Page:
Elected and appointed officials have already said no to I-186

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In 2006, the Montana Environmental Information Center (MEIC), Earth Justice and other extreme and litigious activist groups brought forward the concept of I-186 to the Board of Environmental Review (BER), a board of senior environmental professionals appointed by a Democrat governor, to become state rules for permitting mines in Montana. After exhaustive hearings and testimony from experts, the BER found the concept of I-186 deficient and rejected the idea and did not adopt it in rule making.

In 2015, the same extreme and litigious activist groups, this time joined by a radical fringe of Trout Unlimited, brought forward the concept of I-186 to the Legislature. Again, after exhaustive hearings and testimony our elected officials decided the concept of I-186 was not a responsible manner to regulate mining in Montana. This same legislature, with the exception of one vote, unanimously passed other regulations on mining that were concisely defined, developed by experts and well thought through.

I-186 is a third attempt to pass ambiguous language into law that a Democrat-dominated BER rejected and a Republican-dominated Legislature rejected. These bodies are elected by us or appointed by people that we elected to make informed and intelligent decisions on our behalf because we don’t have time to educate ourselves on every issue. Having failed to convince informed elected and appointed officials, the supporters of I-186 have now brought their cause to the voters to be decided by 30-second sound bites appealing to our emotions. It is very difficult to educate an electorate through a ballot initiative campaign consisting of commercials, editorials and mailers and provide them with all of the information and facts that were provided to the BER and the Legislature.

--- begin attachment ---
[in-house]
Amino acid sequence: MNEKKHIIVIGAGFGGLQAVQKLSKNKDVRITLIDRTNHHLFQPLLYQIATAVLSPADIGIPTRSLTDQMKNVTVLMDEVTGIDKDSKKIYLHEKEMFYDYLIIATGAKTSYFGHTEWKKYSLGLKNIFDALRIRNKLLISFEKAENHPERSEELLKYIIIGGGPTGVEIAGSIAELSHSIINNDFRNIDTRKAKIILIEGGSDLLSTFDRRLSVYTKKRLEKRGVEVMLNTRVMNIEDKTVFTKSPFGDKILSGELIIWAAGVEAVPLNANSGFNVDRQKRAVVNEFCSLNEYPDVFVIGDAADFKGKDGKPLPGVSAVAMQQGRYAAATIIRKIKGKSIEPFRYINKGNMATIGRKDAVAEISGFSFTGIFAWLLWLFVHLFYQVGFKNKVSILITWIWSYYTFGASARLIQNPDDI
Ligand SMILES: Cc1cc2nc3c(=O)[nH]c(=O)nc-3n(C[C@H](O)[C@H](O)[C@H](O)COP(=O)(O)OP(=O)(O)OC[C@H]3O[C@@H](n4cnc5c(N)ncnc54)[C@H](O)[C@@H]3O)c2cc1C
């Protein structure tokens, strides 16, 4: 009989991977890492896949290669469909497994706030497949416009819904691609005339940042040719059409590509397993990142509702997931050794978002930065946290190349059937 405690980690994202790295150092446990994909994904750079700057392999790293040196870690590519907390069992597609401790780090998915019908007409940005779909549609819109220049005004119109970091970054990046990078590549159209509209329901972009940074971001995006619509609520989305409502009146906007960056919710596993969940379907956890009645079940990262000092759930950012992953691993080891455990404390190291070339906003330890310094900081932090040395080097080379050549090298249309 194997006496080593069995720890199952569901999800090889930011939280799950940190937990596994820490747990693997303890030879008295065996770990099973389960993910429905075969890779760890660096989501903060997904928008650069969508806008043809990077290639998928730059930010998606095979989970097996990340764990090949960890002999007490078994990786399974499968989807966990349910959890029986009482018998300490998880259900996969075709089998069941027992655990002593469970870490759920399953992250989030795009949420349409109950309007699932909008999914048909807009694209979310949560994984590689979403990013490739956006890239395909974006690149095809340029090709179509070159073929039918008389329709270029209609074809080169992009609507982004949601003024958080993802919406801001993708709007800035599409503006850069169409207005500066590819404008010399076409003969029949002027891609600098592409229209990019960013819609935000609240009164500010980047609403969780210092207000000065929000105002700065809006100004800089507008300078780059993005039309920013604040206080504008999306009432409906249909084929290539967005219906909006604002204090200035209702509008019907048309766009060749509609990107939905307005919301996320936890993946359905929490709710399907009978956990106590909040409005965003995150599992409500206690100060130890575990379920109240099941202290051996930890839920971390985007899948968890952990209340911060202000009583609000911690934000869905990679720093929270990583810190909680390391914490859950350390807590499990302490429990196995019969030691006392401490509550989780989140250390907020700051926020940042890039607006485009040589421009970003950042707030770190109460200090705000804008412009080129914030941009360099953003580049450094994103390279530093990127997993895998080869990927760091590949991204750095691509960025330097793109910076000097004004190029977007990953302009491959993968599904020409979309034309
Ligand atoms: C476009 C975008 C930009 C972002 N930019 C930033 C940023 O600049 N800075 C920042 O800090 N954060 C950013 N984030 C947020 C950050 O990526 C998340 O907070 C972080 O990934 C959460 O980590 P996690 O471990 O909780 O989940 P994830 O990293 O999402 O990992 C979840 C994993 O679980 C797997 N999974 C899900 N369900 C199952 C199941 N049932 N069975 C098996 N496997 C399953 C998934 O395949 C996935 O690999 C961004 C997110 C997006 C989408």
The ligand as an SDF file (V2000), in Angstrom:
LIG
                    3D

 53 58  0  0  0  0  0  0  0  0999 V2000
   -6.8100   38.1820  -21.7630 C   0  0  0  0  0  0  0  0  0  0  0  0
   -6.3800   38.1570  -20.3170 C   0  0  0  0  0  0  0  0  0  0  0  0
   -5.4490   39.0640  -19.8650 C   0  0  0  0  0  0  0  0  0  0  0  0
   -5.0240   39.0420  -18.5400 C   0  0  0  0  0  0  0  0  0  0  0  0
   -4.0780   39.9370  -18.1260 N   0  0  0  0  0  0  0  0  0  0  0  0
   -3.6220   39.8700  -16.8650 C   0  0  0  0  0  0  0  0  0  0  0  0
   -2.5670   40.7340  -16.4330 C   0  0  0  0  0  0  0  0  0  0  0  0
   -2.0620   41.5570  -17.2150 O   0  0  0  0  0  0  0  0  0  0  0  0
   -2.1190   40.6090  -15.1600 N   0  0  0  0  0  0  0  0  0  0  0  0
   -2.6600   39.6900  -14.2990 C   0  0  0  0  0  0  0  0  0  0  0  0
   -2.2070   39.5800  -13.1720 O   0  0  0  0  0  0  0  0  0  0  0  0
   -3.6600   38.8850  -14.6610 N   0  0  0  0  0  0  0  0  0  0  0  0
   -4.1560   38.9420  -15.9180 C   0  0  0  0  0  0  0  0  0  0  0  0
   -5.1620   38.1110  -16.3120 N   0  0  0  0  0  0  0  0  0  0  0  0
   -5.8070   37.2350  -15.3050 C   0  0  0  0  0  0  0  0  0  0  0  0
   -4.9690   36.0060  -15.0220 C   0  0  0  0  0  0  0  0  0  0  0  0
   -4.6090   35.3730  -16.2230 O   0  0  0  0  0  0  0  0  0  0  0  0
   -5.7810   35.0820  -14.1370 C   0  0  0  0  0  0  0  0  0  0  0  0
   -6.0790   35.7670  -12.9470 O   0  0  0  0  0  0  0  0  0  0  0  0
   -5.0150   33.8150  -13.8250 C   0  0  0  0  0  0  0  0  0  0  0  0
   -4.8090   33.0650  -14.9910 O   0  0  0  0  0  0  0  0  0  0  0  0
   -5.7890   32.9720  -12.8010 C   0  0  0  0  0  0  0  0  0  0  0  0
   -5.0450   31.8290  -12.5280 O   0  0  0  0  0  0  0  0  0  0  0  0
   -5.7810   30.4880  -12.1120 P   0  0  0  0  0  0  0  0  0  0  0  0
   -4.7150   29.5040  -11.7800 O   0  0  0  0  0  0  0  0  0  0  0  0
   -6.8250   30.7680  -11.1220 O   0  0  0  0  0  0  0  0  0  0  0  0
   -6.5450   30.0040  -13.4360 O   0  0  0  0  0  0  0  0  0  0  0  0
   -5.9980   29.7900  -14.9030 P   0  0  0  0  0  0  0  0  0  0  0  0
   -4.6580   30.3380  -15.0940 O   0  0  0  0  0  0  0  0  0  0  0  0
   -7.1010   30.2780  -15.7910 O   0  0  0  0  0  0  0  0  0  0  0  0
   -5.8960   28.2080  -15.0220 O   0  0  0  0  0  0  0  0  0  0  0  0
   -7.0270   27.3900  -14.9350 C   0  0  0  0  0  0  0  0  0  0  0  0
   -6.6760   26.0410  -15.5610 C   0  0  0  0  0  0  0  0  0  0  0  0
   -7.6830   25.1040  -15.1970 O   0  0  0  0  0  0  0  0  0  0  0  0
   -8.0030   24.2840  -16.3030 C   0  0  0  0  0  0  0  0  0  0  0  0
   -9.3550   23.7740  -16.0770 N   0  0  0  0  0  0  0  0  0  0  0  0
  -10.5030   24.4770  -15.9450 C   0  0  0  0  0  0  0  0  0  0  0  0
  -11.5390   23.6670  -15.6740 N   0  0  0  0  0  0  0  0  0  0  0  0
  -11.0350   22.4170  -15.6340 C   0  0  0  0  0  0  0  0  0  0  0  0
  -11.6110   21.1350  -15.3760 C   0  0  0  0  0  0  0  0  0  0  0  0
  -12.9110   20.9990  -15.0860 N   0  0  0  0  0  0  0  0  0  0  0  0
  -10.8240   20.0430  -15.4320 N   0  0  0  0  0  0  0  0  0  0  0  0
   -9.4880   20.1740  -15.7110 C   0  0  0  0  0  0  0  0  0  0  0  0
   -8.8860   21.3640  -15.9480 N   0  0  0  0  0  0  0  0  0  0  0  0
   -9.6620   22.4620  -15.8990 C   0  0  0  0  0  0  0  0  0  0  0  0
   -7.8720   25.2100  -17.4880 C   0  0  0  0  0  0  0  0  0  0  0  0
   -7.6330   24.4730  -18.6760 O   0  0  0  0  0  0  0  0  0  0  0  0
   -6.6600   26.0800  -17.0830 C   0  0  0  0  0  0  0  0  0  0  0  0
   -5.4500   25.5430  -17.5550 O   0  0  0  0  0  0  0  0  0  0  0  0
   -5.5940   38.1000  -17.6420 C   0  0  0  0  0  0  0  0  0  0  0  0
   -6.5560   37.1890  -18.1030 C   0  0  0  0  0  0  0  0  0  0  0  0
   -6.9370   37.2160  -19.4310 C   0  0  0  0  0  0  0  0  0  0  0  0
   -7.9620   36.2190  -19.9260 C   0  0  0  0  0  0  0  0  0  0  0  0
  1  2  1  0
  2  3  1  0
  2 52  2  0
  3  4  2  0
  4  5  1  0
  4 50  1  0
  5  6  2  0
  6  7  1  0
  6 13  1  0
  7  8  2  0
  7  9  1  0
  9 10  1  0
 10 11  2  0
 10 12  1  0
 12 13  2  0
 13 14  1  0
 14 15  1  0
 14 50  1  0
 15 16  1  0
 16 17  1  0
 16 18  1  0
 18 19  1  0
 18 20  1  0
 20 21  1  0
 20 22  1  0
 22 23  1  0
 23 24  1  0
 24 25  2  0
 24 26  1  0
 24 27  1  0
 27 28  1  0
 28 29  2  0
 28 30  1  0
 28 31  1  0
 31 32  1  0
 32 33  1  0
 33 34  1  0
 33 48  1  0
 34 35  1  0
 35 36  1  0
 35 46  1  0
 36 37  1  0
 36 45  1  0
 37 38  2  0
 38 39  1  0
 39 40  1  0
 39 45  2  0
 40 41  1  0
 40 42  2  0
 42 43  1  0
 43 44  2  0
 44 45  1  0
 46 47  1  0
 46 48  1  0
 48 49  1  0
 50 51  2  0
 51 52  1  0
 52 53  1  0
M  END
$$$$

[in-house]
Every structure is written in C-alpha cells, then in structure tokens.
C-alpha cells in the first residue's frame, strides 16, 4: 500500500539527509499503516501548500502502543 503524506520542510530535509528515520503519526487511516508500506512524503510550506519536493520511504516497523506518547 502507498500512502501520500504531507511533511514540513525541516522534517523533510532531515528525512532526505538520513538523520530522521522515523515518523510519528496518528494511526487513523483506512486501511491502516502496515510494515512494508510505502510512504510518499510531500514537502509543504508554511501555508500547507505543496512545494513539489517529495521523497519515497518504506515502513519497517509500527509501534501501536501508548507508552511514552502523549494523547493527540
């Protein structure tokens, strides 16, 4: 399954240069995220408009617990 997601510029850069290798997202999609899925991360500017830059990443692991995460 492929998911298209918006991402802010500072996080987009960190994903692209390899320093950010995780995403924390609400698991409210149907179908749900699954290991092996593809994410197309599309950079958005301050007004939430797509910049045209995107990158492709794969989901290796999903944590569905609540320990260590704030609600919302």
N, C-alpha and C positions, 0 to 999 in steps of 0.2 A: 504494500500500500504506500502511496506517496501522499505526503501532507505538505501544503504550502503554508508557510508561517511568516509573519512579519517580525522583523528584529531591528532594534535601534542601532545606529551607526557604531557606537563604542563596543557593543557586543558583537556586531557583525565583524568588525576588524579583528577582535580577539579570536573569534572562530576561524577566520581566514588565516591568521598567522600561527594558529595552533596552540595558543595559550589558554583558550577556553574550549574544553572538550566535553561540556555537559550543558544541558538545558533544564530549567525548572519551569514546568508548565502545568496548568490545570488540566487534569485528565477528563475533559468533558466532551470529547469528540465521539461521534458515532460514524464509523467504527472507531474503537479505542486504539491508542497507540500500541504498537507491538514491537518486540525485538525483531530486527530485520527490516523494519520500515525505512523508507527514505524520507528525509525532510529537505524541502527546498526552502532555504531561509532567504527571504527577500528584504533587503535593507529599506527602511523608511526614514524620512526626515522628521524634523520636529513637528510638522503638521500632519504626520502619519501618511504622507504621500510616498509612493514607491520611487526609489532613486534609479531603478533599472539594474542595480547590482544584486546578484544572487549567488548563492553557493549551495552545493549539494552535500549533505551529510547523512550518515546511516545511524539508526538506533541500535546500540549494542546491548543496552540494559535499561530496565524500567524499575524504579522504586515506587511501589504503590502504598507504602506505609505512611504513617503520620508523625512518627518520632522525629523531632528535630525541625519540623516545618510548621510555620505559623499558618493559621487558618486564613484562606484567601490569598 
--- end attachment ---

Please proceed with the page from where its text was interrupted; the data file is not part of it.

Seriously, everyone that lives in Montana wants clean water and responsible resource development including the members of the Legislature, the BER and over 12,000 families employed in Montana’s mining industry. However, after the people that we have delegated to make these types of decisions on our behalf have found the concept of I-186 lacking and irresponsible, why would anyone vote yes for I-186?

Finally, when extreme serial litigants propose vague, ambiguous and poorly defined laws, why would anyone believe that it has any other purpose than to litigate resource development in Montana into oblivion?

Put a stop to this blatant end-a-round of the facts and the people we elect to understand them. Vote no on I-186.

Mark Thompson is president of the Montana Mining Association and vice president of environmental affairs for Montana Resources, LLP.

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